I'm feeling like the luckiest geek on Earth. I had mixed feeling about starting work because I wanted to have some free time to learn Silverlight. And guess what - that's exactly what I've been doing at work for the last two weeks!
Here's what I started with: a strong background in programming, but mainly in ANSI C, a minimum knowledge of C#, a bit of experience in creating a GUI in Java... and that's all that's relevant, I guess. And here's what I've done so far, put in an as systematic way as I can, so if you wanna learn Silverlight too, follow me.
- Find out what Silverlight is and where it fits. If you're just gonna use it as a Flash replacement, there's no point.
- Get the tools from http://silverlight.net/GetStarted/. (You might as well learn from that website and be really happy, but for me, it's not systematical enough and I hate video tutorials, so I've been to many other places).
- Make a "Hello World" application to understand what is what in a Silverlight application. This tutorial is a great place to start and you can follow all the 8 parts right now for a quick walkthrough of the basic features. That's what I did, and then I googled for specific stuff I needed.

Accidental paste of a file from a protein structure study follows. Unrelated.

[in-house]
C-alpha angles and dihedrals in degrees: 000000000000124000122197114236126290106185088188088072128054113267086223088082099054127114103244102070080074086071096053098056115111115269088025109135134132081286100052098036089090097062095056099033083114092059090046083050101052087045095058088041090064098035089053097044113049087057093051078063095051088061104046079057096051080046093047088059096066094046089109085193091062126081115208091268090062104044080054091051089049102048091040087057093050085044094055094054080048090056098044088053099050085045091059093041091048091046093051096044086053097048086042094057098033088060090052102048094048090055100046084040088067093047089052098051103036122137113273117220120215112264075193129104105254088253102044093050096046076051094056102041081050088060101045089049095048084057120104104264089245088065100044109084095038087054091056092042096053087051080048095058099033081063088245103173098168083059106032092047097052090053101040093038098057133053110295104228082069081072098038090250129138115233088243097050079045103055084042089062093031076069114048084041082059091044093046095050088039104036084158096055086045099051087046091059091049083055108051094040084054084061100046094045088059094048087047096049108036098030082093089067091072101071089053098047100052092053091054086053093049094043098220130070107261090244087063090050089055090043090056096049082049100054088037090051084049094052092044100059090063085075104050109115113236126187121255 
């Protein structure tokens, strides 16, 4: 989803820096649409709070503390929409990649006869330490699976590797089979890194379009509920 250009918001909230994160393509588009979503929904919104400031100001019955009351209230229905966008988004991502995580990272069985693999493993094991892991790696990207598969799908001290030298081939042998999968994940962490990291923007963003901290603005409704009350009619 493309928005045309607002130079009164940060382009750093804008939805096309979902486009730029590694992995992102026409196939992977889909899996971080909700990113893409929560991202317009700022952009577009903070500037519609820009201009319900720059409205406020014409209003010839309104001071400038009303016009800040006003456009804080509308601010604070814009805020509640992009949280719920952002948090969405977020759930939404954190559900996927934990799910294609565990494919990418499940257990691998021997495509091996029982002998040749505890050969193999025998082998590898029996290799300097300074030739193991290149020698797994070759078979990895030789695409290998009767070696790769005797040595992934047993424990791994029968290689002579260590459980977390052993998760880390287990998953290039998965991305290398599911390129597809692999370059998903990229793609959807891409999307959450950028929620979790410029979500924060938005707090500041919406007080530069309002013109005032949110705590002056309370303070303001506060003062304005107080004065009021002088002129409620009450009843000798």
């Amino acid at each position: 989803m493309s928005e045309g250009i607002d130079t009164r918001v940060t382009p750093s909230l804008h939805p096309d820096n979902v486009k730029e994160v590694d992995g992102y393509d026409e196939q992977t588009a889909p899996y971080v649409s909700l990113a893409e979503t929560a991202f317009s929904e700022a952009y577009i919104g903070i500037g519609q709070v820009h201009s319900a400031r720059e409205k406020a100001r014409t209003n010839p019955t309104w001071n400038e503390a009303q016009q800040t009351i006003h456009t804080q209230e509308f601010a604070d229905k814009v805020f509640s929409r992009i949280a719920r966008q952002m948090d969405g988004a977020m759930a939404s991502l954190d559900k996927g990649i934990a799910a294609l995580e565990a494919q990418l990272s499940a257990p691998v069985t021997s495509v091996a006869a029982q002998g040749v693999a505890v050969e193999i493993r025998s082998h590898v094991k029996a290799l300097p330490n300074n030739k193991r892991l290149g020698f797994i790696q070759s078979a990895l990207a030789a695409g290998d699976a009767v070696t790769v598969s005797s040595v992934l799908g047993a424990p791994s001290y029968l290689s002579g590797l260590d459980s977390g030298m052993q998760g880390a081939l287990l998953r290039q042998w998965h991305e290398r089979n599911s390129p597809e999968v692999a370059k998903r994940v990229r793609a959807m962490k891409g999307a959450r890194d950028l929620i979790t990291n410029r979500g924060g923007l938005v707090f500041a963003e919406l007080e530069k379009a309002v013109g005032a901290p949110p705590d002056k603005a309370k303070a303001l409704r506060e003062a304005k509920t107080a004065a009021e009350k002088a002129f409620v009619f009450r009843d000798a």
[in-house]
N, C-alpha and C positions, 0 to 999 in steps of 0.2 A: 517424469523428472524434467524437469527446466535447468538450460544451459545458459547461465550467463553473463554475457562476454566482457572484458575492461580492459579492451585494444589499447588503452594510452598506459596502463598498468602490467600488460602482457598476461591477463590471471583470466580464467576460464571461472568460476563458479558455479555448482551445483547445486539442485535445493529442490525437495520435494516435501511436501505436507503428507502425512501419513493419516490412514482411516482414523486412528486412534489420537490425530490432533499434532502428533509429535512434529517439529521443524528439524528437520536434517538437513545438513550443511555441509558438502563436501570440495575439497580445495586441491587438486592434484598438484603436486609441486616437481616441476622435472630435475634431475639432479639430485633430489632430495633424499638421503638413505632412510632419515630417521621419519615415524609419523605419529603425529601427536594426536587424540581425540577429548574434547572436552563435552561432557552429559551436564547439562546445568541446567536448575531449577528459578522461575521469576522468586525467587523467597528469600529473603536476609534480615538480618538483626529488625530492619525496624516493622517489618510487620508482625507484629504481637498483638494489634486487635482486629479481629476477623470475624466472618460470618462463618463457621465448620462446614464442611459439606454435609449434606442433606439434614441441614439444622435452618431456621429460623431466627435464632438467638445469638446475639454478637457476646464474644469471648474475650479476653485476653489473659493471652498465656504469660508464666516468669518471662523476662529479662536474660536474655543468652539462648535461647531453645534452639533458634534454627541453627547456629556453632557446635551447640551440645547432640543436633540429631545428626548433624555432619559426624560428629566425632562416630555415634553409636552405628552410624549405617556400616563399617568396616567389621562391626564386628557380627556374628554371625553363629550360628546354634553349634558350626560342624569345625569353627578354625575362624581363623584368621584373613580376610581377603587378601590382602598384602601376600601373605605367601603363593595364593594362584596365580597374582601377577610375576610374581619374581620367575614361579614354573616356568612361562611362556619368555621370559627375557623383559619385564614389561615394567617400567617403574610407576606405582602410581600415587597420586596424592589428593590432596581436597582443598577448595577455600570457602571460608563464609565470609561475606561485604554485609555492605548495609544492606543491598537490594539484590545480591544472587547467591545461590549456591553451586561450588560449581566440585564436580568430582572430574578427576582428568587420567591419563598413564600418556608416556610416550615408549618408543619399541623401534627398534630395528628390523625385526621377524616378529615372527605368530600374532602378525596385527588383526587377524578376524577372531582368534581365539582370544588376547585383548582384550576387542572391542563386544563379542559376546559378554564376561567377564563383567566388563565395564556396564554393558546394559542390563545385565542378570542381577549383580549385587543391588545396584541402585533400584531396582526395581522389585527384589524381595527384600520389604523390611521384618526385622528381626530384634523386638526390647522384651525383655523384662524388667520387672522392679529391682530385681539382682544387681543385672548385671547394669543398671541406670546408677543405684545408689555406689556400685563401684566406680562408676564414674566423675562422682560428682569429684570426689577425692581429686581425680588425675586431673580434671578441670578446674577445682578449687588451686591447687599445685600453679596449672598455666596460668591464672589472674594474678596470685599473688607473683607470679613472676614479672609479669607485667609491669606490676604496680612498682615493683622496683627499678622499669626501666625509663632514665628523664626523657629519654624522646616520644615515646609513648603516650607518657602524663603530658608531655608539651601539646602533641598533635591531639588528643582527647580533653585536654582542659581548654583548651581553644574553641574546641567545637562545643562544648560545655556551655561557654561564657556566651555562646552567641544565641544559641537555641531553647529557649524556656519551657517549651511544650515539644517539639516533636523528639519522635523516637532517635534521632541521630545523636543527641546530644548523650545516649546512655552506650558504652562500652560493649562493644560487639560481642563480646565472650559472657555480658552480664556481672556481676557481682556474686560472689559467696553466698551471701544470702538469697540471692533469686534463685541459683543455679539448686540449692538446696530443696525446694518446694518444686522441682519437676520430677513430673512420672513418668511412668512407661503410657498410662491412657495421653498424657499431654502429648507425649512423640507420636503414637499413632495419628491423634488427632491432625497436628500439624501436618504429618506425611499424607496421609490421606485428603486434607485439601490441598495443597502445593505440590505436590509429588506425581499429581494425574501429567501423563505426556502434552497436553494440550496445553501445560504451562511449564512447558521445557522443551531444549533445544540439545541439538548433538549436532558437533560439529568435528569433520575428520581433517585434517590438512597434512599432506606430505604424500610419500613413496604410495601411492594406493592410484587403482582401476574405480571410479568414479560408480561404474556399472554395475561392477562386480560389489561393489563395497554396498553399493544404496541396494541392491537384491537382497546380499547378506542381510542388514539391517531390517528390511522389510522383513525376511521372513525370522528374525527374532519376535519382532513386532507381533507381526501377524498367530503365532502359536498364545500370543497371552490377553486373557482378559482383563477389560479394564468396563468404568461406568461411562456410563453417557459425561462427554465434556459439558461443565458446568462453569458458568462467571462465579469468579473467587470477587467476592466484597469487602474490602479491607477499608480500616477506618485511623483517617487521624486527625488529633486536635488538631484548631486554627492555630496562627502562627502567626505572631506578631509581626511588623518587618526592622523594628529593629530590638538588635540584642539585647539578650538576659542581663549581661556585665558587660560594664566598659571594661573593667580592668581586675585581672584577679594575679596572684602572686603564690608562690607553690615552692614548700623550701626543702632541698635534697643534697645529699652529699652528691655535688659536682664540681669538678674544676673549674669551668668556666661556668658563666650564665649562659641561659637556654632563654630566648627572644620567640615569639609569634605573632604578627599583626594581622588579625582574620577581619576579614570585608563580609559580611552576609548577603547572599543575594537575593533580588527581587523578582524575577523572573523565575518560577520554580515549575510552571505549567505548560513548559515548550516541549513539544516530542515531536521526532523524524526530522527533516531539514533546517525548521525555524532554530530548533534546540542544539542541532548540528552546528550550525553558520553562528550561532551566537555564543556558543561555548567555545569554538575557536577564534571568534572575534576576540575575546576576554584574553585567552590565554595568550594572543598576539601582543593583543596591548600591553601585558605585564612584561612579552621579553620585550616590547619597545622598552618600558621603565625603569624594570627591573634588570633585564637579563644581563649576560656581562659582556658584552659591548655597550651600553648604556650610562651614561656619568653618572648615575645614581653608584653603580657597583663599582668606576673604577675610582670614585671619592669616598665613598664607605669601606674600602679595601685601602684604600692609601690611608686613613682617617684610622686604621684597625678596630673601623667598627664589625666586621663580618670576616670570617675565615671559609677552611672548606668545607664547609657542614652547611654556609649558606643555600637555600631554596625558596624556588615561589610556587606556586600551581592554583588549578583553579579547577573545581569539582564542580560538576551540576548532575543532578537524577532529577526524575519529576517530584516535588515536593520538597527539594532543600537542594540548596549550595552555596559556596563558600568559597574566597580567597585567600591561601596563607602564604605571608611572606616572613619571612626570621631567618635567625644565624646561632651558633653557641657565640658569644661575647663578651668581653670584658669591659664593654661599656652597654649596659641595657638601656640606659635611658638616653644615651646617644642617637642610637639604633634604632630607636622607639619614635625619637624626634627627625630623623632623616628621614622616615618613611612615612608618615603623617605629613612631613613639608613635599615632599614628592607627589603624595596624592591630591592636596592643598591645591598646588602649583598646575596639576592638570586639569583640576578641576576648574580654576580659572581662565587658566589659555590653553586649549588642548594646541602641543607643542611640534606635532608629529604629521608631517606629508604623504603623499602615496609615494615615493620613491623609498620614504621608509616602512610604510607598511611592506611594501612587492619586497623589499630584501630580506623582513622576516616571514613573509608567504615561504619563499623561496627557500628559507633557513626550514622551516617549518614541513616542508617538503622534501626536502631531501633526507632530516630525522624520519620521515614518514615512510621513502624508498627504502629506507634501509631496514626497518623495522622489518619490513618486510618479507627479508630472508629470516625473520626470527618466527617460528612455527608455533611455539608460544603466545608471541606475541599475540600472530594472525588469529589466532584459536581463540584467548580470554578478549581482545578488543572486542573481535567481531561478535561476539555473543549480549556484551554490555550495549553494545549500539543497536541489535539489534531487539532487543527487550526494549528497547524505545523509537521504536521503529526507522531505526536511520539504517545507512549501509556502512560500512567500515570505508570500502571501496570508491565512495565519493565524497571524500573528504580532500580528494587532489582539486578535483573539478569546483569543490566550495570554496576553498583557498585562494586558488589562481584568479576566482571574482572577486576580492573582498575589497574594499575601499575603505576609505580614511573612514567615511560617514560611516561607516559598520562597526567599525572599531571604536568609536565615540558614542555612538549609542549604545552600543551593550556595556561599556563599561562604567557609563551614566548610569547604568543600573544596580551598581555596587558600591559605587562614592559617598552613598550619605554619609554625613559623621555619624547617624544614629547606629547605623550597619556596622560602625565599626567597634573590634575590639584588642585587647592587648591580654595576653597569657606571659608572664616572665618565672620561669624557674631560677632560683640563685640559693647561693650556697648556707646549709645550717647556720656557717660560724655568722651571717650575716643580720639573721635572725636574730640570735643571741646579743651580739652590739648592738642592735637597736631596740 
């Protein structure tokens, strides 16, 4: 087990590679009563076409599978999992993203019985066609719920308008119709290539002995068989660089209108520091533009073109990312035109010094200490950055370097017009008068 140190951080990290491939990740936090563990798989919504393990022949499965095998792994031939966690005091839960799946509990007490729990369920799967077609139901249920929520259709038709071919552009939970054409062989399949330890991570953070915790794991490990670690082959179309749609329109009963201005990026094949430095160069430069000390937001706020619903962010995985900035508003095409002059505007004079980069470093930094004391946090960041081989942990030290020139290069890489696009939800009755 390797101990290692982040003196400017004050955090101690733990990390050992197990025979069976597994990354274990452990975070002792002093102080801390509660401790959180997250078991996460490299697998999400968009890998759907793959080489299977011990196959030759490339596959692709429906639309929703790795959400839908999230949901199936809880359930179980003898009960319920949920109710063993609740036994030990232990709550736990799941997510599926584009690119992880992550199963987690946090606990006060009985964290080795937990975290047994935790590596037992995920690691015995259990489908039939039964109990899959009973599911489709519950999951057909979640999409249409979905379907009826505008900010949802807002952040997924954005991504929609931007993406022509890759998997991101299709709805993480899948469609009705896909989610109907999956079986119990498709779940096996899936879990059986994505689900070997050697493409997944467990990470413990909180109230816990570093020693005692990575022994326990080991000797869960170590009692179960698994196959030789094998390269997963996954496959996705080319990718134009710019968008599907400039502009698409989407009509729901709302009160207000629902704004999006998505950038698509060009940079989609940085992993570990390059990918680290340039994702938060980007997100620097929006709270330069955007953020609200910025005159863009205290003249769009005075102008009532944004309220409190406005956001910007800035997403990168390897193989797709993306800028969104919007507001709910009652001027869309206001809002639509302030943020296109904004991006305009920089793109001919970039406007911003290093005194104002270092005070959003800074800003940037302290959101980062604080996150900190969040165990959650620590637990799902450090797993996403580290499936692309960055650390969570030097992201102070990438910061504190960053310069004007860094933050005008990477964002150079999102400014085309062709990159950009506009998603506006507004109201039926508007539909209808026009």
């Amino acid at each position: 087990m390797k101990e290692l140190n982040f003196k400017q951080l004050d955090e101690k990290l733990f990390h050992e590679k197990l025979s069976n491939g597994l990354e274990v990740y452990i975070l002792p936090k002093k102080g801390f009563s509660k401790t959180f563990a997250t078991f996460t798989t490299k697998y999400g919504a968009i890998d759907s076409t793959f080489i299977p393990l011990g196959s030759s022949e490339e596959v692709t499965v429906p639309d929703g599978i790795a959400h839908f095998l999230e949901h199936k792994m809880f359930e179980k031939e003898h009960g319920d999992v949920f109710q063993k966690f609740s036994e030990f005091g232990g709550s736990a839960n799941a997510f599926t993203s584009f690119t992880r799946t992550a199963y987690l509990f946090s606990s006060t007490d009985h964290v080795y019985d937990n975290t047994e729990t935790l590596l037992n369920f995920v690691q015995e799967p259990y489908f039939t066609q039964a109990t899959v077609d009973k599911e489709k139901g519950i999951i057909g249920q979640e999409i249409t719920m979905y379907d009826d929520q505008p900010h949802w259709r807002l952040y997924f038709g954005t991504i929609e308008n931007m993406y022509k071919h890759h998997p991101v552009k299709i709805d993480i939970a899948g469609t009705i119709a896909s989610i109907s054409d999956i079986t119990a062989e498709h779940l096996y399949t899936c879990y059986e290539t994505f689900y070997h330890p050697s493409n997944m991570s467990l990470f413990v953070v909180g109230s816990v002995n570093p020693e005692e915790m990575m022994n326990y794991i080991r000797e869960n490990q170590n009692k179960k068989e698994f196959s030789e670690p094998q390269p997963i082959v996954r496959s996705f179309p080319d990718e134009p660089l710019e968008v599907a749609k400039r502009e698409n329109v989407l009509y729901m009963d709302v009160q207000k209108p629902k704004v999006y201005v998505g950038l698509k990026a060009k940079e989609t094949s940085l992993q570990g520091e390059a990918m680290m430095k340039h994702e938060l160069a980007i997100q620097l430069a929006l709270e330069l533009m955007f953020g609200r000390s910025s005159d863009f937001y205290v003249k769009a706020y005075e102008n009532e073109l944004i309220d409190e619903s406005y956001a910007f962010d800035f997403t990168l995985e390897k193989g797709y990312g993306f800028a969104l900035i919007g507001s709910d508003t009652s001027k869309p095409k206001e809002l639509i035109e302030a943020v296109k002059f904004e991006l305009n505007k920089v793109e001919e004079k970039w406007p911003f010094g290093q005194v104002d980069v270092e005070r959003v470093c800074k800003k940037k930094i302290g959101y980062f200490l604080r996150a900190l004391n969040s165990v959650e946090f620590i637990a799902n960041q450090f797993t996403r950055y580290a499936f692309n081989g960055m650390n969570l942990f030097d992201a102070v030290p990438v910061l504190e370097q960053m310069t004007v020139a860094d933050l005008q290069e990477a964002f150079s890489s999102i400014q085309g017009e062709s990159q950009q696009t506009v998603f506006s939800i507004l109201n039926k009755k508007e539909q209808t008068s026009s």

- Learn about the layout controls: grid, stack and canvas. Now you can add stuff to your application without wondering why they all are in the left top corner and overlap each other. And to make a more custom user interface, learn about basic geometric shapes.
- Learn about the basic controls: buttons, radio buttons, text boxes, and whatever you might need and is already out there ready for you.
- Learn about event handling.
- To use lists, grids and stuff, learn about data binding and data collections.
- Learn to make your own controls and to style them, in XAML directly or with Blender. See also this glass button tutorial.
- Learn to make animations: in XAML, in C#, with Blender. Why three ways? Blender produces XAML code, probably faster than you'd type it, but it's useful to understand how it works to be able to modify it. In C#, you may have problems keeping the logic separated from the presentation, but sometimes you need to create or modify animations at runtime or reuse them. Before you do too much with animations, learn about the Visual State Manager. This tutorial explains it in an excellent way, read it carefully. It has issues, unfortunately, see here.
- Learn about accessing the HTML DOM from managed code.
- Learn about networking and communication in Silverlight.
- Learn using isolated storage and application settings.